Can some black-white differences in reading achievement be traced to differences in language background? Many African American children speak a dialect that differs from the mainstream dialect emphasized in school. We examined how use of alternative dialects affects decoding, an important component of early reading and marker of reading development. Behavioral data show that use of the alternative pronunciations of words in different dialects affects reading aloud in developing readers, with larger effects for children who use more African American English (AAE). Mechanisms underlying this effect were explored with a computational model, investigating factors affecting reading acquisition. The results indicate that the achievement gap may be due in part to differences in task complexity: children whose home and school dialects differ are at greater risk for reading difficulties because tasks such as learning to decode are more complex for them.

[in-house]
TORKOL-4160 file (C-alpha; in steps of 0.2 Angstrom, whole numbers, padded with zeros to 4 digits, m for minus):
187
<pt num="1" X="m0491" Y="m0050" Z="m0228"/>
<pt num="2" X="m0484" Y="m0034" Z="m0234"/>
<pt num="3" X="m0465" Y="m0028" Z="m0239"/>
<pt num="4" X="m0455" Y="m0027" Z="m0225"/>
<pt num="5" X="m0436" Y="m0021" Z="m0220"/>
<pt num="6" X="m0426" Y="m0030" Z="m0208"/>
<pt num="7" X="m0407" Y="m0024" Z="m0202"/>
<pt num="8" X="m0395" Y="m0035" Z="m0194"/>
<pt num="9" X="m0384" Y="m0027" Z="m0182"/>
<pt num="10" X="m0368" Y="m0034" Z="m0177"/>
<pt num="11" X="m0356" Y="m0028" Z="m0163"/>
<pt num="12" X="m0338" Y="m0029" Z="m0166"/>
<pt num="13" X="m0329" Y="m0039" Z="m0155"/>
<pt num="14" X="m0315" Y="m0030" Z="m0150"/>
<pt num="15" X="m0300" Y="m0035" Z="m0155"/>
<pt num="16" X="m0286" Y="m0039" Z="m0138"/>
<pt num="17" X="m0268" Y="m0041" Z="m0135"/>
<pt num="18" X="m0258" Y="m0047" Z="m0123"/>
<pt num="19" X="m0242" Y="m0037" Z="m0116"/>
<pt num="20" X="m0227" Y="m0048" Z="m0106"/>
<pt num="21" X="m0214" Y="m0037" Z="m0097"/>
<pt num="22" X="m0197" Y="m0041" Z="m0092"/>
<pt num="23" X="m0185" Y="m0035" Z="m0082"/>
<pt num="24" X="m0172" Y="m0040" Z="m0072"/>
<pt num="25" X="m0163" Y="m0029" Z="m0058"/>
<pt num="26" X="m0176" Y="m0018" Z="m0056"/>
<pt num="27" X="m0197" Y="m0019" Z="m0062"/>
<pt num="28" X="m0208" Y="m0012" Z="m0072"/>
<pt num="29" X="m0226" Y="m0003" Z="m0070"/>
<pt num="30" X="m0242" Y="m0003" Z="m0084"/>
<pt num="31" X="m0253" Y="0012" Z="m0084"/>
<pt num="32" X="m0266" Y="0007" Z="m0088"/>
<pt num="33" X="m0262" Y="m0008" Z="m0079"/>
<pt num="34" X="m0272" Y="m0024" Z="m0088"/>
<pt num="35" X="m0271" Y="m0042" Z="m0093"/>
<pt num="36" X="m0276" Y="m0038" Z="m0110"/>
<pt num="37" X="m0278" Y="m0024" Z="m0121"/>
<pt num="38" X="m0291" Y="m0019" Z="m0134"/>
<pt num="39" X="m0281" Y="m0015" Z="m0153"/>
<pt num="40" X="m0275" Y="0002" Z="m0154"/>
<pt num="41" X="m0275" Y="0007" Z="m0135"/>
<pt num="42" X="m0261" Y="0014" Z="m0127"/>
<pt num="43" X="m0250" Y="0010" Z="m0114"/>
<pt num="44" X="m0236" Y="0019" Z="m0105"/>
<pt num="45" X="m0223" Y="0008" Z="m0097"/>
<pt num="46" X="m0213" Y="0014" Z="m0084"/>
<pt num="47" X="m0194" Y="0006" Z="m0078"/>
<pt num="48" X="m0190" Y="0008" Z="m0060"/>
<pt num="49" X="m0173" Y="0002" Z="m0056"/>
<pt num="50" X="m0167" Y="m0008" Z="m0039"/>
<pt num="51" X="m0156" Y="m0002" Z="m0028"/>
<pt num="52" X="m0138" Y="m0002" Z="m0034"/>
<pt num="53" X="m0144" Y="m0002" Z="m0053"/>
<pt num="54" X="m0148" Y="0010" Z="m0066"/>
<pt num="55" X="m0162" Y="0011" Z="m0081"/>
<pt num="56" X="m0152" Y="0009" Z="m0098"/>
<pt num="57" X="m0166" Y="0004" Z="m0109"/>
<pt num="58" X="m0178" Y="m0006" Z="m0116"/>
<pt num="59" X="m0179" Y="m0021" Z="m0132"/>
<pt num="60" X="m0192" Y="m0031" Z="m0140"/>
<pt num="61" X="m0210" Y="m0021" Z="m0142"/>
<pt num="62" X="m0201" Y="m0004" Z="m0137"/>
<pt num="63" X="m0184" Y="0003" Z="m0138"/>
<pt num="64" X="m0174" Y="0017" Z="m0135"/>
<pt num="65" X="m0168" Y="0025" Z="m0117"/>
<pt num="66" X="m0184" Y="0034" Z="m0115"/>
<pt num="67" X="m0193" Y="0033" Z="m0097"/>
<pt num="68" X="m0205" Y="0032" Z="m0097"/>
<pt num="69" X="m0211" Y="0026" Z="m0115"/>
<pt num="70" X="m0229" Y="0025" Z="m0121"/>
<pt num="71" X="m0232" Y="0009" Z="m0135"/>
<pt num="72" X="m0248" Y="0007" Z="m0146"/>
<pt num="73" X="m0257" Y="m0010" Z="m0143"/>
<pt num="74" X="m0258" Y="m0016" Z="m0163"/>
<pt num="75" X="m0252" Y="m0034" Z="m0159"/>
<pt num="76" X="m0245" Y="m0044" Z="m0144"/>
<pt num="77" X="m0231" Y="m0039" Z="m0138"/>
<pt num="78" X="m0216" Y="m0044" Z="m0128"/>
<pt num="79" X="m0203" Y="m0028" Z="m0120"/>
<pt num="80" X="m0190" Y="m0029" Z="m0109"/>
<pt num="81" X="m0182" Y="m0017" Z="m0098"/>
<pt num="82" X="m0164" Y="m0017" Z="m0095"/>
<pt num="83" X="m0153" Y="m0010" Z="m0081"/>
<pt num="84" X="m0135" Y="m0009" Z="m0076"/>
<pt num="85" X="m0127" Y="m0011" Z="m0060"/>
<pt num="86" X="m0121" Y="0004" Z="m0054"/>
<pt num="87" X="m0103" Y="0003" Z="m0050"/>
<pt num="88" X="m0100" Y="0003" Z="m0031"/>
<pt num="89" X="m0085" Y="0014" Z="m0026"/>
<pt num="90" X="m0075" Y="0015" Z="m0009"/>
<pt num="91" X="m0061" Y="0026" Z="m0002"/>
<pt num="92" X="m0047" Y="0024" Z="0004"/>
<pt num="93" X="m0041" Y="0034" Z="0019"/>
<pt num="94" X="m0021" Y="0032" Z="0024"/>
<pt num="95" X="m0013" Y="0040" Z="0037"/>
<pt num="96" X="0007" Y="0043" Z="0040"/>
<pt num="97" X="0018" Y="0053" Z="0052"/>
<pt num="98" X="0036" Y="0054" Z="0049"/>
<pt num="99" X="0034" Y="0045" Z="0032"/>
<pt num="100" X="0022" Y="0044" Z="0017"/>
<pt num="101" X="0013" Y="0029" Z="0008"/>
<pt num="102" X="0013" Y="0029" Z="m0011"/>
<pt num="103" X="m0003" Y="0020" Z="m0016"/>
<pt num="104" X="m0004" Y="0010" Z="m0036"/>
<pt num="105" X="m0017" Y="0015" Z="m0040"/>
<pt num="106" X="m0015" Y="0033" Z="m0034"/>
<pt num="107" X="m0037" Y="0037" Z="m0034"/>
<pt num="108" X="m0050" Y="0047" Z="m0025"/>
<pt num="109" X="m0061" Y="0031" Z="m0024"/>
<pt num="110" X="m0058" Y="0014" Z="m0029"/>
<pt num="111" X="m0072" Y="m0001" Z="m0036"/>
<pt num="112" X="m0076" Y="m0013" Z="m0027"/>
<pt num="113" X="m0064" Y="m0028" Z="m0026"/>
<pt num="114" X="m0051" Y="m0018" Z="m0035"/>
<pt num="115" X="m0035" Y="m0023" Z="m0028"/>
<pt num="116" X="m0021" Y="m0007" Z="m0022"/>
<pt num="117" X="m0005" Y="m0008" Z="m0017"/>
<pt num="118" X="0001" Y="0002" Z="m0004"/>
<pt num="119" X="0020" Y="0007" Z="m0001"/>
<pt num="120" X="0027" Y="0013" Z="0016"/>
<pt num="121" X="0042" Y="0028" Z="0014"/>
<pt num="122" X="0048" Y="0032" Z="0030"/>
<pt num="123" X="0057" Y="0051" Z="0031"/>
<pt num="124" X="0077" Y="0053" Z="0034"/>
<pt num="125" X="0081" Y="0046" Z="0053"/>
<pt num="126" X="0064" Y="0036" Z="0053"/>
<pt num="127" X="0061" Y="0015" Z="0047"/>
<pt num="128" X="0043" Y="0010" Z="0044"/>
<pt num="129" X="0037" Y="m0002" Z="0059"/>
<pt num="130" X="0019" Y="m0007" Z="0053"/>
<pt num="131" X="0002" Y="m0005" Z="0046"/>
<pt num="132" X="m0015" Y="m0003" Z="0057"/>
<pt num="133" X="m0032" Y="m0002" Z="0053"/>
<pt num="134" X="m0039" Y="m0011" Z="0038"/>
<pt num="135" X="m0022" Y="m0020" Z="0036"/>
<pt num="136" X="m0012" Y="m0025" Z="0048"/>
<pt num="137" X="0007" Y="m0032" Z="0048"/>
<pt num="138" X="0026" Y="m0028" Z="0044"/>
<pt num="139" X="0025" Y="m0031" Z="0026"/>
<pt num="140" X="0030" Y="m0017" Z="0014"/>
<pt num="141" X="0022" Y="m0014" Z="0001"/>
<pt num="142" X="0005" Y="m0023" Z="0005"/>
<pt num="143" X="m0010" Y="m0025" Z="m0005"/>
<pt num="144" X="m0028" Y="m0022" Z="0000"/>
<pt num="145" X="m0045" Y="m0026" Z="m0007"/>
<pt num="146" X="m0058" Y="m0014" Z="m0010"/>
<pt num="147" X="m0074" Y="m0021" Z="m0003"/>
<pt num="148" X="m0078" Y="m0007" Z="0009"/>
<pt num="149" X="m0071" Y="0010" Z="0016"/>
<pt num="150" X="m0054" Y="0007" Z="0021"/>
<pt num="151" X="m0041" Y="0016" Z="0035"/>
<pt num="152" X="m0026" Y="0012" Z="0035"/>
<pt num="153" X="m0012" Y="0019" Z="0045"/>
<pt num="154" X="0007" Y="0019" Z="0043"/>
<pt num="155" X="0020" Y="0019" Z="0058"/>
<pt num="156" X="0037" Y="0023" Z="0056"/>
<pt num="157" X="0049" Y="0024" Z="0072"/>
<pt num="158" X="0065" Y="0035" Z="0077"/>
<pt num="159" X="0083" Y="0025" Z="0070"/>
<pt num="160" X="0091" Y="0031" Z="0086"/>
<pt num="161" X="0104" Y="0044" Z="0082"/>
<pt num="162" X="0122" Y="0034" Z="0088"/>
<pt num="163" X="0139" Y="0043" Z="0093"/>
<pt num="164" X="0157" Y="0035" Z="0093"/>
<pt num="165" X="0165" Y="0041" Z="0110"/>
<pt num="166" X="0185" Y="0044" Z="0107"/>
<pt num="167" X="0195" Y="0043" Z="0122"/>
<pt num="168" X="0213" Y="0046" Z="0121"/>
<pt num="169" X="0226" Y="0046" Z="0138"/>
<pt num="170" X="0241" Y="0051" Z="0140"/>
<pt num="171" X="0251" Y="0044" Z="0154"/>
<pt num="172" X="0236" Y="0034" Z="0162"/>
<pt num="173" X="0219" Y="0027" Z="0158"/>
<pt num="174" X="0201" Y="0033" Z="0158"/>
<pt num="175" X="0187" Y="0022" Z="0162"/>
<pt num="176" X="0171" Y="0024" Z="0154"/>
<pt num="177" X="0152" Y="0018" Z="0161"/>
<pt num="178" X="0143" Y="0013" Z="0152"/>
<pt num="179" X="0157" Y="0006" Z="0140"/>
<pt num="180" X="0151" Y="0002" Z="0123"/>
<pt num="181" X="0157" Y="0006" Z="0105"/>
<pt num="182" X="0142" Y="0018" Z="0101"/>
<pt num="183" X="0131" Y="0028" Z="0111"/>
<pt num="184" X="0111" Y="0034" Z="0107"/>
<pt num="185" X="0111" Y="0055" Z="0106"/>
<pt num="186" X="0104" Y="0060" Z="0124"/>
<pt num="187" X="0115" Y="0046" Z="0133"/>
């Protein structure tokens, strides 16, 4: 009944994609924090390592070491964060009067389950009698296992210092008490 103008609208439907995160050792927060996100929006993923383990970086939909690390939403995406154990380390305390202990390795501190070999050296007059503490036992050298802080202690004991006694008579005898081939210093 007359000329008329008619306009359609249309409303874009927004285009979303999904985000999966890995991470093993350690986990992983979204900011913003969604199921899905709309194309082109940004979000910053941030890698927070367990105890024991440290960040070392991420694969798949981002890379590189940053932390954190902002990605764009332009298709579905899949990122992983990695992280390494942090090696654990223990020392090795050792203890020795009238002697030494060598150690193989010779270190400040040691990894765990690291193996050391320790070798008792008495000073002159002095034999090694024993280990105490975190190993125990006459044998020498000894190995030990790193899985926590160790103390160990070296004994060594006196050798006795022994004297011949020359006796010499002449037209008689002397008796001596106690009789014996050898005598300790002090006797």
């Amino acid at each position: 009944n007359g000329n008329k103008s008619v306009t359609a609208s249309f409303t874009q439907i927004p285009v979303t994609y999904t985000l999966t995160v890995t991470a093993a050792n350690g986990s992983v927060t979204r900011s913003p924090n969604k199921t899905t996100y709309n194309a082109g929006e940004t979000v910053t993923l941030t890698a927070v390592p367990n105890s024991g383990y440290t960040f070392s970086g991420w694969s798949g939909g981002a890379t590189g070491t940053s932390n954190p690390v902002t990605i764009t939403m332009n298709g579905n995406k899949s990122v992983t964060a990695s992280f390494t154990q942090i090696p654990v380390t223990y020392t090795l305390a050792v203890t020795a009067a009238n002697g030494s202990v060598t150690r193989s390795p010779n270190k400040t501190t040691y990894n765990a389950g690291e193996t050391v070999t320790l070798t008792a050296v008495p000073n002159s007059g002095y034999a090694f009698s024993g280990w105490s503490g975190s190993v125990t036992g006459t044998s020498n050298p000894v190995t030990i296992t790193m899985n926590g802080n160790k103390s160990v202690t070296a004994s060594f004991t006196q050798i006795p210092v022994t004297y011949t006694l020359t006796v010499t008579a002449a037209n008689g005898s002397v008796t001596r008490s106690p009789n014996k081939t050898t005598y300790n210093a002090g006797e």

Brown, M. C., Sibley, D. E., Washington, J. A., Rogers, T. T., Edwards, J. R., MacDonald, M. C., & Seidenberg, M. S. (2015). Impact of dialect use on a basic component of learning to read. Frontiers in psychology, 6.